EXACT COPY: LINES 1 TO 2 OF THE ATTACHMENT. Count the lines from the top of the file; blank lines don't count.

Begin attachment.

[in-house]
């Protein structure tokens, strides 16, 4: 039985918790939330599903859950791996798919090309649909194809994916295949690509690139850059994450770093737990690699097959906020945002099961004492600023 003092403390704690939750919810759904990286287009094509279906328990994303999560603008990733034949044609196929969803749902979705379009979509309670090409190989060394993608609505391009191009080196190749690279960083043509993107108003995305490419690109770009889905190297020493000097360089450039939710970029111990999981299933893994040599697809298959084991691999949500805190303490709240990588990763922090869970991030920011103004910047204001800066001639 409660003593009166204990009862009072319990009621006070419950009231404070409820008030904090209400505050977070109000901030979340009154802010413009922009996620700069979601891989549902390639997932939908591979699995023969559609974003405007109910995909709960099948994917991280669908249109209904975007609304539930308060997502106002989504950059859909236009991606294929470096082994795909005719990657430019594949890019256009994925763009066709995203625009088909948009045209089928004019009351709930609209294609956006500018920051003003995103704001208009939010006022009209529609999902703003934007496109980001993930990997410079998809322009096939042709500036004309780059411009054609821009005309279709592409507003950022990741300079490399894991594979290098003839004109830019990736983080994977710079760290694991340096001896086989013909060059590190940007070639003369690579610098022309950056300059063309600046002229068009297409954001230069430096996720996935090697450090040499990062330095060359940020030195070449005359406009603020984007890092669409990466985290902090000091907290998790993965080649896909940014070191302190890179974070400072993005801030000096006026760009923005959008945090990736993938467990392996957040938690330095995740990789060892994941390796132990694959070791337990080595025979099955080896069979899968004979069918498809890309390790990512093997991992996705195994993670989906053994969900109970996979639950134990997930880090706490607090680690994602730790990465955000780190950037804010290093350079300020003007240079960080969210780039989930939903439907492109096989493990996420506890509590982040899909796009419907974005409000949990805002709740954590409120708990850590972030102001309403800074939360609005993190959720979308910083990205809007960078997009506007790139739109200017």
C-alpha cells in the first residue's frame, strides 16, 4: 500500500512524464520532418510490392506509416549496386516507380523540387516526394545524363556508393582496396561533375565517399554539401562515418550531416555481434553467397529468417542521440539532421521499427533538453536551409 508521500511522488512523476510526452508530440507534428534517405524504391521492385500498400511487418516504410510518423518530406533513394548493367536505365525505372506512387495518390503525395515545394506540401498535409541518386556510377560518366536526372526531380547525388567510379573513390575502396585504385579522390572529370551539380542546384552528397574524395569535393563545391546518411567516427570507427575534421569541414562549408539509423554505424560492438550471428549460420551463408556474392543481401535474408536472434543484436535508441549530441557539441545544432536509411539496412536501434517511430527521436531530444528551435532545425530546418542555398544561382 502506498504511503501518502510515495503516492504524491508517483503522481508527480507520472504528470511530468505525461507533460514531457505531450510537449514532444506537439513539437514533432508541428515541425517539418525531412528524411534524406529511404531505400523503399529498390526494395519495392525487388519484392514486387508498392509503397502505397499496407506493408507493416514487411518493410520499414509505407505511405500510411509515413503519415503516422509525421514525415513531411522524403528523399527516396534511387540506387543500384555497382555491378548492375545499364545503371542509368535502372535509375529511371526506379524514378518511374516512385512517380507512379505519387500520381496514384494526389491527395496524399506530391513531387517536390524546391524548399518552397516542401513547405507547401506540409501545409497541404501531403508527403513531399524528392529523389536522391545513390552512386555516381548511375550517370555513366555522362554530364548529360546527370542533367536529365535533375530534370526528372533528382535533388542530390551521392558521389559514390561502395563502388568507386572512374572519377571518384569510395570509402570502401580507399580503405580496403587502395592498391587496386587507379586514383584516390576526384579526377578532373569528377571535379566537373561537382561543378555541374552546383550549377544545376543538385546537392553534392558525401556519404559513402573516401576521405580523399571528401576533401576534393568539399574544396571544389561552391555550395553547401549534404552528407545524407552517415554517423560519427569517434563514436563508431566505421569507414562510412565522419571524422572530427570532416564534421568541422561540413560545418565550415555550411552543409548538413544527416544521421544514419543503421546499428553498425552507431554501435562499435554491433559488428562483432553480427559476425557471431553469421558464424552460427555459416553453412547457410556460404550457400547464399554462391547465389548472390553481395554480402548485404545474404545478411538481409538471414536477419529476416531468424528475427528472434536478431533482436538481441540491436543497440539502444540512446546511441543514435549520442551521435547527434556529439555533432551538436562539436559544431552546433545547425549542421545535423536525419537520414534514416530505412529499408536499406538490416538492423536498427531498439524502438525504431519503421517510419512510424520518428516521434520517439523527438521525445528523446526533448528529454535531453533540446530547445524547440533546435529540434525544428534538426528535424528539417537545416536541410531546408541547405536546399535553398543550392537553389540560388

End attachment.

[in-house]
């Protein structure tokens, strides 16, 4: 039985918790939330599903859950791996798919090309649909194809994916295949690509690139850059994450770093737990690699097959906020945002099961004492600023 003092403390704690939750919810759904990286287009094509279906328990994303999560603008990733034949044609196929969803749902979705379009979509309670090409190989060394993608609505391009191009080196190749690279960083043509993107108003995305490419690109770009889905190297020493000097360089450039939710970029111990999981299933893994040599697809298959084991691999949500805190303490709240990588990763922090869970991030920011103004910047204001800066001639 409660003593009166204990009862009072319990009621006070419950009231404070409820008030904090209400505050977070109000901030979340009154802010413009922009996620700069979601891989549902390639997932939908591979699995023969559609974003405007109910995909709960099948994917991280669908249109209904975007609304539930308060997502106002989504950059859909236009991606294929470096082994795909005719990657430019594949890019256009994925763009066709995203625009088909948009045209089928004019009351709930609209294609956006500018920051003003995103704001208009939010006022009209529609999902703003934007496109980001993930990997410079998809322009096939042709500036004309780059411009054609821009005309279709592409507003950022990741300079490399894991594979290098003839004109830019990736983080994977710079760290694991340096001896086989013909060059590190940007070639003369690579610098022309950056300059063309600046002229068009297409954001230069430096996720996935090697450090040499990062330095060359940020030195070449005359406009603020984007890092669409990466985290902090000091907290998790993965080649896909940014070191302190890179974070400072993005801030000096006026760009923005959008945090990736993938467990392996957040938690330095995740990789060892994941390796132990694959070791337990080595025979099955080896069979899968004979069918498809890309390790990512093997991992996705195994993670989906053994969900109970996979639950134990997930880090706490607090680690994602730790990465955000780190950037804010290093350079300020003007240079960080969210780039989930939903439907492109096989493990996420506890509590982040899909796009419907974005409000949990805002709740954590409120708990850590972030102001309403800074939360609005993190959720979308910083990205809007960078997009506007790139739109200017």